Securities Regulation Daily JPMorgan Chase settles SEC charges that it hired clients' relatives
Thursday, November 17, 2016

JPMorgan Chase settles SEC charges that it hired clients' relatives

By Rodney F. Tonkovic, J.D.

JPMorgan Chase & Co. has agreed to pay over $130 million to settle charges that its hiring practices in the Asia-Pacific region violated the FCPA. According to the Commission, JPMorgan provided jobs and internships to relatives and friends of client executives and influential government officials. The goal of the referral program was to retain or keep business from the hires' well-placed relatives, and this practice resulted in more than $100 million in revenues over a seven-year period. In addition to the disgorgement and interest to be paid to settle the SEC's case, JPMorgan also is expected to pay $72 million to the Justice Department and $61.9 million to the Federal Reserve Board of Governors (In the Matter of JPMorgan Chase & Co.Release No. 34-79335, November 17, 2016).

"JPMorgan engaged in a systematic bribery scheme by hiring children of government officials and other favored referrals who were typically unqualified for the positions on their own merit," Andrew J. Ceresney, Director of the SEC Enforcement Division said. "JPMorgan employees knew the firm was potentially violating the FCPA yet persisted with the improper hiring program because the business rewards and new deals were deemed too lucrative." Kara Brockmeyer, Chief of the SEC Enforcement Division's FCPA Unit, added: "The misconduct was so blatant that JPMorgan investment bankers created 'Referral Hires vs Revenue' spreadsheets to track the money flow from clients whose referrals were rewarded with jobs. The firm's internal controls were so weak that not a single referral hire request was denied."

Sons and daughters. According to the Commission, between 2006 and 2013, investment bankers at JPMorgan's Asian subsidiary created a client referral hiring program (the "Sons and Daughters Program") that gave well-paying jobs to candidates referred by client executives and influential government officials. The referral program bypassed JPMorgan's normal hiring process and these hires were generally less-qualified than those that went through the firm's non-referral hiring programs. These employees were instead hired based on their links to investment banking revenue that could be generated from the referring client in exchange for the hire.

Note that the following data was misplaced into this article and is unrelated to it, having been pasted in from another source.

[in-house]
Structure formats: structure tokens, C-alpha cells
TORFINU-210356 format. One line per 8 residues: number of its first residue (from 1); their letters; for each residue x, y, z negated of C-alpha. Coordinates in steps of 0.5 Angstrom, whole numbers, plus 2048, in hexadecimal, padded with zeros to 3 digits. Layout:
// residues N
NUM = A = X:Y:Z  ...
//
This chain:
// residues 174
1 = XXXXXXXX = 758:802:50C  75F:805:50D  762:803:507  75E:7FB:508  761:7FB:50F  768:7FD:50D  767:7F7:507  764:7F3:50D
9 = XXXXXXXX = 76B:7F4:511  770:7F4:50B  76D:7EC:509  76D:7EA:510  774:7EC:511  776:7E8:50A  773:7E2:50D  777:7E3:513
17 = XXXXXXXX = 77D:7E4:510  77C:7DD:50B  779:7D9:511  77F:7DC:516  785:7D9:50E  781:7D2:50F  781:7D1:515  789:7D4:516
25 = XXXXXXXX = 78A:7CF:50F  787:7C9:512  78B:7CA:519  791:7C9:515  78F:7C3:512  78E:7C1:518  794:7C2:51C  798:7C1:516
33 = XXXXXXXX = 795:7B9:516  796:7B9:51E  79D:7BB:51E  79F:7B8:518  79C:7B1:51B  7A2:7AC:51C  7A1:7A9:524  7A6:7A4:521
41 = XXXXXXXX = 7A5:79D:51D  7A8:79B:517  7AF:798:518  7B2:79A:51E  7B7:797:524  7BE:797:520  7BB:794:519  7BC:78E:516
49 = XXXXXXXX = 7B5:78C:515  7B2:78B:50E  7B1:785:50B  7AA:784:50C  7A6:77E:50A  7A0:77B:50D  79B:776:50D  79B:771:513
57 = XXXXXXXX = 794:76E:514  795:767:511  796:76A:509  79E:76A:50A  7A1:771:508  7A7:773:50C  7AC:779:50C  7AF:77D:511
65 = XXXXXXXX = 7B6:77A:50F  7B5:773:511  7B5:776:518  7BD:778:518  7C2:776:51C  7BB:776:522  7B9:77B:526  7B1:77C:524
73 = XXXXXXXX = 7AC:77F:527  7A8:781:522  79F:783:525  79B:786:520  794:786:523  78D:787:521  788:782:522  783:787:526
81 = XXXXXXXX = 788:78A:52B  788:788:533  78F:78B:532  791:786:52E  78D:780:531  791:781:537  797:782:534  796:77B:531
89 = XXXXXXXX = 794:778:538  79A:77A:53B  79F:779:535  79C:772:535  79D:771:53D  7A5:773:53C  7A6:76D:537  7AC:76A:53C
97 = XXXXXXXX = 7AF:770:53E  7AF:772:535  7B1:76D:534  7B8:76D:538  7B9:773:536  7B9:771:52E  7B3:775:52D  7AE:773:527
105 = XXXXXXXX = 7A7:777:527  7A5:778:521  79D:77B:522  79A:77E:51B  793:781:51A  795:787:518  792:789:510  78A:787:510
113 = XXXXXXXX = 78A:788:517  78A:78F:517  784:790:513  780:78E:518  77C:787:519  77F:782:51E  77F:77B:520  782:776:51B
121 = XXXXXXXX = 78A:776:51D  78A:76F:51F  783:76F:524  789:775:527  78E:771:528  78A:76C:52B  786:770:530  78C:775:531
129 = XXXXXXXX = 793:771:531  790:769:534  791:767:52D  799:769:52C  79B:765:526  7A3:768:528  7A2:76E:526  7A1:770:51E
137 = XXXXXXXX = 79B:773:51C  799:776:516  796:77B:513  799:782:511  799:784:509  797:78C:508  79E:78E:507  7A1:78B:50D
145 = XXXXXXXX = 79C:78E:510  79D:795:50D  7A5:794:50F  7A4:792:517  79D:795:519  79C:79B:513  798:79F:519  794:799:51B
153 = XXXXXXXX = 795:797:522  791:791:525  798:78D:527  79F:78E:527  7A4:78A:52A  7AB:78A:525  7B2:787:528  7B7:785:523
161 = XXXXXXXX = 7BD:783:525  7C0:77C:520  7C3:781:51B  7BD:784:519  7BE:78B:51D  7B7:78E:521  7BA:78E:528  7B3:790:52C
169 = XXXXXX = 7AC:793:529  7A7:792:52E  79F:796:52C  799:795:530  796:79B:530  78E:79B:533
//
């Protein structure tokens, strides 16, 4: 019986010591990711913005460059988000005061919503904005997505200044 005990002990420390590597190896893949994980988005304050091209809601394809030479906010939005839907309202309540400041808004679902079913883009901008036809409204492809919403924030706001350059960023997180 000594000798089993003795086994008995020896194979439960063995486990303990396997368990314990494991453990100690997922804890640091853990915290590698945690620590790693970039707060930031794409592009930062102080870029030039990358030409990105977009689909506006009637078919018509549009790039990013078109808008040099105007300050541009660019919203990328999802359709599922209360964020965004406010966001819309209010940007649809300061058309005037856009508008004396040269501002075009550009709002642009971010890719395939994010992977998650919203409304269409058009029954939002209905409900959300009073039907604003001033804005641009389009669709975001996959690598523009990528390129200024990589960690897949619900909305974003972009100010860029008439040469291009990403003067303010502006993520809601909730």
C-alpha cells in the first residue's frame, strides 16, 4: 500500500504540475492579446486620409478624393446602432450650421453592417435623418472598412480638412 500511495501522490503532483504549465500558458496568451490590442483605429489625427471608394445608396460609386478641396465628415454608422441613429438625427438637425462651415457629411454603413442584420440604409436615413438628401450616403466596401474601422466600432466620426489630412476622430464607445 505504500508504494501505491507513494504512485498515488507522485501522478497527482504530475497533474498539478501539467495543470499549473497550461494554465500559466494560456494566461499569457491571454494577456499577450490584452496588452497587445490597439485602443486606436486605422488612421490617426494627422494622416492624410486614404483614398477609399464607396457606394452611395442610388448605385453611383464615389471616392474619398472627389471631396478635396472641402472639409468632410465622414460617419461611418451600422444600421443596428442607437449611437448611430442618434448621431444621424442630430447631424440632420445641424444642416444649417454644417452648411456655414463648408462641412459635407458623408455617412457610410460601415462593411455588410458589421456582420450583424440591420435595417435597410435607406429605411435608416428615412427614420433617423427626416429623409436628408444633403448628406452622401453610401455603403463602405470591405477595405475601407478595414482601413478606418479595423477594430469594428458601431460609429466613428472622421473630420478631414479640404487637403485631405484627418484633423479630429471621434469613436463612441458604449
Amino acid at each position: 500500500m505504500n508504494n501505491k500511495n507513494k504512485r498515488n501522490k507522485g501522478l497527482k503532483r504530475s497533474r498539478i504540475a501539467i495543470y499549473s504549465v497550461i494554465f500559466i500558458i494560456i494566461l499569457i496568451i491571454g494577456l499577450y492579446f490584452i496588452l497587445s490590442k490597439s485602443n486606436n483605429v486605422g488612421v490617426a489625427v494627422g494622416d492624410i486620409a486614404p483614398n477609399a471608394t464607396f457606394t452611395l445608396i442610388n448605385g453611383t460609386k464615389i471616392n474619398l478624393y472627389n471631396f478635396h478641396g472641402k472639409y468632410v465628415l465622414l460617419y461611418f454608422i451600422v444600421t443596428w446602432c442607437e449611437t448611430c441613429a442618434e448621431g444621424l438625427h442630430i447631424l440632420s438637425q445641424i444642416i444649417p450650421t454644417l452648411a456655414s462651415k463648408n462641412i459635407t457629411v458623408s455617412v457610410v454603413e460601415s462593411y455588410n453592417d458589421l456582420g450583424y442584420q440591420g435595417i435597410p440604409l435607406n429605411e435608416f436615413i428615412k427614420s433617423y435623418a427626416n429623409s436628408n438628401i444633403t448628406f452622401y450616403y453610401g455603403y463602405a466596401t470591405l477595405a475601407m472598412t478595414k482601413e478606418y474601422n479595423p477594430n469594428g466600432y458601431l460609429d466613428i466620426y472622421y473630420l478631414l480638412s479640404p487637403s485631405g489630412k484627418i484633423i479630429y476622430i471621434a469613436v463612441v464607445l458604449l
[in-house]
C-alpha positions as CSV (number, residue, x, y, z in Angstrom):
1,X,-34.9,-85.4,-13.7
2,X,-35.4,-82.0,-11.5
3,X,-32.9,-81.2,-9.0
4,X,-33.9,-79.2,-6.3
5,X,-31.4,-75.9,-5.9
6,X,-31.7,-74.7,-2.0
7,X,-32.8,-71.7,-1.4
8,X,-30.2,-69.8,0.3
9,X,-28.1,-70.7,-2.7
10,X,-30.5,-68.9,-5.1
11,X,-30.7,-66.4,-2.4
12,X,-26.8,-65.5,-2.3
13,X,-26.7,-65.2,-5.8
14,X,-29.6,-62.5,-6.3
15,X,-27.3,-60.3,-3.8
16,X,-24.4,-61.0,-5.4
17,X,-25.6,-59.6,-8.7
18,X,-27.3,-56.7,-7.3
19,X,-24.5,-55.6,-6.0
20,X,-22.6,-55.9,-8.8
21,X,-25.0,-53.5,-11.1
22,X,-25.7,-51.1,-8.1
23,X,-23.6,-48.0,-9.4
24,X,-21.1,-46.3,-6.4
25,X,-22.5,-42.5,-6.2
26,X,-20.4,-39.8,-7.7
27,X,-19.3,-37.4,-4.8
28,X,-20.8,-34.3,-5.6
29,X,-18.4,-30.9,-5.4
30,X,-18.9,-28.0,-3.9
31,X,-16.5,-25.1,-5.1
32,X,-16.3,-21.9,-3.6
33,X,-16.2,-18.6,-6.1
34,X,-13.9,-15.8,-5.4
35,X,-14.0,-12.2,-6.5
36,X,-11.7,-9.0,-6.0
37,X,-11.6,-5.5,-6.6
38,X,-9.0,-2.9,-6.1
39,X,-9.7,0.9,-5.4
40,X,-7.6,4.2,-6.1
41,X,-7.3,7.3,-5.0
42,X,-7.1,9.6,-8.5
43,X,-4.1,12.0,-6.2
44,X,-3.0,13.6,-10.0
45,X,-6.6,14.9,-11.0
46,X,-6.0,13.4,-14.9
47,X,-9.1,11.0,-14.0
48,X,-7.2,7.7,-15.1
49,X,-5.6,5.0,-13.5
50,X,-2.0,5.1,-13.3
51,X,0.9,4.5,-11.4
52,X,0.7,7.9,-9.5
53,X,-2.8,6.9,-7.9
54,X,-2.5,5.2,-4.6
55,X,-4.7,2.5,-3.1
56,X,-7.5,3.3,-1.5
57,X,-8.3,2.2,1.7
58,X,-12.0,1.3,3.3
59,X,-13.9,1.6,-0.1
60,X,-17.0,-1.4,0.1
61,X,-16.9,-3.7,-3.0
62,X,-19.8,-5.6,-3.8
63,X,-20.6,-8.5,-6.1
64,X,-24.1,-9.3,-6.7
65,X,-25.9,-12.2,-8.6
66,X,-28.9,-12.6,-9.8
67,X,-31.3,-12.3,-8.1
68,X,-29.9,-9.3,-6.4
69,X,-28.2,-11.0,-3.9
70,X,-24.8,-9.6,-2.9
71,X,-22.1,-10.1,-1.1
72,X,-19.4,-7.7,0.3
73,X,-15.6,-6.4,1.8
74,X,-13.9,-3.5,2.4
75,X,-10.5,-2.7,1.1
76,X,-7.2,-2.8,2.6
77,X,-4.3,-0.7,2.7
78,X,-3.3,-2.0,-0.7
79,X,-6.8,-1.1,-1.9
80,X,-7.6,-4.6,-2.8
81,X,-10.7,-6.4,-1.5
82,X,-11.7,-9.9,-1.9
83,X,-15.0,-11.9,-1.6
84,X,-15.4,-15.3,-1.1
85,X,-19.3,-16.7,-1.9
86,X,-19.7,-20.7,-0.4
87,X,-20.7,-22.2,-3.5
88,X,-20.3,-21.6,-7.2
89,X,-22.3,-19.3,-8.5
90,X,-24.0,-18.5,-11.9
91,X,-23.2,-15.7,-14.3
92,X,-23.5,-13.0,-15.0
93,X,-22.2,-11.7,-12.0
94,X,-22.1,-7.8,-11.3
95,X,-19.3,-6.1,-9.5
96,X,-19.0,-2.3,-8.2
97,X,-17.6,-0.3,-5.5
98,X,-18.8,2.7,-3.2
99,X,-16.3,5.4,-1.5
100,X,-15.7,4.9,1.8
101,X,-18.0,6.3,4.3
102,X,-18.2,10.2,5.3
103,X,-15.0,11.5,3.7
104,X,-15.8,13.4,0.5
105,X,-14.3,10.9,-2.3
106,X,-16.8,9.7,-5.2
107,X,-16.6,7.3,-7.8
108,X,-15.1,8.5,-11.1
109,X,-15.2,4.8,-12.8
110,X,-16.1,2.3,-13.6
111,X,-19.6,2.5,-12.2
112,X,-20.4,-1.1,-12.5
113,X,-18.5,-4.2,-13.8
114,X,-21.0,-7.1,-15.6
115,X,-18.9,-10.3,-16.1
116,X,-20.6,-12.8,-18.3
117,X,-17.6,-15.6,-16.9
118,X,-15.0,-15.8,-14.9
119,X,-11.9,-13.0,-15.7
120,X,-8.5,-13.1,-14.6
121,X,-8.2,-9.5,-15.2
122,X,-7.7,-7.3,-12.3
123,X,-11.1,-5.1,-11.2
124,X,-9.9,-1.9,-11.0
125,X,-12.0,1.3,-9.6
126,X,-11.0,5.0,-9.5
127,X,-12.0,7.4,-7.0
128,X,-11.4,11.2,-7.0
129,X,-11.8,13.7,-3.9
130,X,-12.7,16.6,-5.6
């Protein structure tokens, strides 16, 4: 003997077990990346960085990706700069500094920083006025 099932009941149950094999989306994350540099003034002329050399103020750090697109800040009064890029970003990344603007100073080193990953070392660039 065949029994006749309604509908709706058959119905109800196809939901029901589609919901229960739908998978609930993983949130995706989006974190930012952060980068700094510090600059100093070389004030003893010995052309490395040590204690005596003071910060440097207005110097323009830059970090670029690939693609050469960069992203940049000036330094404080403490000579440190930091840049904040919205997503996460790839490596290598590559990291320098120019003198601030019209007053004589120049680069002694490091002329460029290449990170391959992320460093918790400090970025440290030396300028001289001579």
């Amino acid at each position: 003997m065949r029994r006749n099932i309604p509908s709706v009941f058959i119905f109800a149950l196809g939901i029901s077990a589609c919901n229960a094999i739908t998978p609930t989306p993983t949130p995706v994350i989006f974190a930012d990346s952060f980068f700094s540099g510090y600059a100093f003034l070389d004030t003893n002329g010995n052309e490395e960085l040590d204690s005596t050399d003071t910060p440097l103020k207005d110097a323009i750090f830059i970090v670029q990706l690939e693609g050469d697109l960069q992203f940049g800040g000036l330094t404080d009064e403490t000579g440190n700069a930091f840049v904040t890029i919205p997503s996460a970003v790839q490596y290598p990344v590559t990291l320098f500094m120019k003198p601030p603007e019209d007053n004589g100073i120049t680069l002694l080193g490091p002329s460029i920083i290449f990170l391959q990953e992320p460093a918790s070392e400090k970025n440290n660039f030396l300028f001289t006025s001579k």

Over the period at issue, JPMorgan hired approximately 200 interns and full-time employees through the referral program, nearly half of which were referred by government officials at state-owned entities. The state-owned entities entered into transactions allowing the firm to win or retain business resulting in over $100 million in revenue.

The Commission found that JPMorgan's employees knew that they were potentially violating the FCPA. To avoid violations, the legal and compliance review of the referral hires became a mere formality, and inaccurate information was supplied to secure approval for the hires without revealing their links. JPMorgan itself lacked a system of internal controls sufficient to assure that employees were not bribing foreign officials. The firm also violated the books and records provisions of the FCPA through the creation of an inaccurate system of records concerning the referral hires.

Sanctions. The Commission found that JPMorgan violated the Exchange Act's anti-bribery, books and records, and internal controls provisions. The firm was ordered to pay disgorgement of $105,507,668 and prejudgment interest of $25,083,737.

JPMorgan entered into a non-prosecution agreement with the Department of Justice and agreed to pay a criminal penalty of $72 million to resolve the matter. While JPMorgan did not voluntarily disclose the misconduct, it cooperated with the criminal investigation. The DOJ noted further that six employees involved in the referral program were terminated, and an additional 23 were disciplined.

"The so-called Sons and Daughters Program was nothing more than bribery by another name," said Assistant Attorney General Leslie R. Caldwell. "Awarding prestigious employment opportunities to unqualified individuals in order to influence government officials is corruption, plain and simple."

The release is No. 34-79335.

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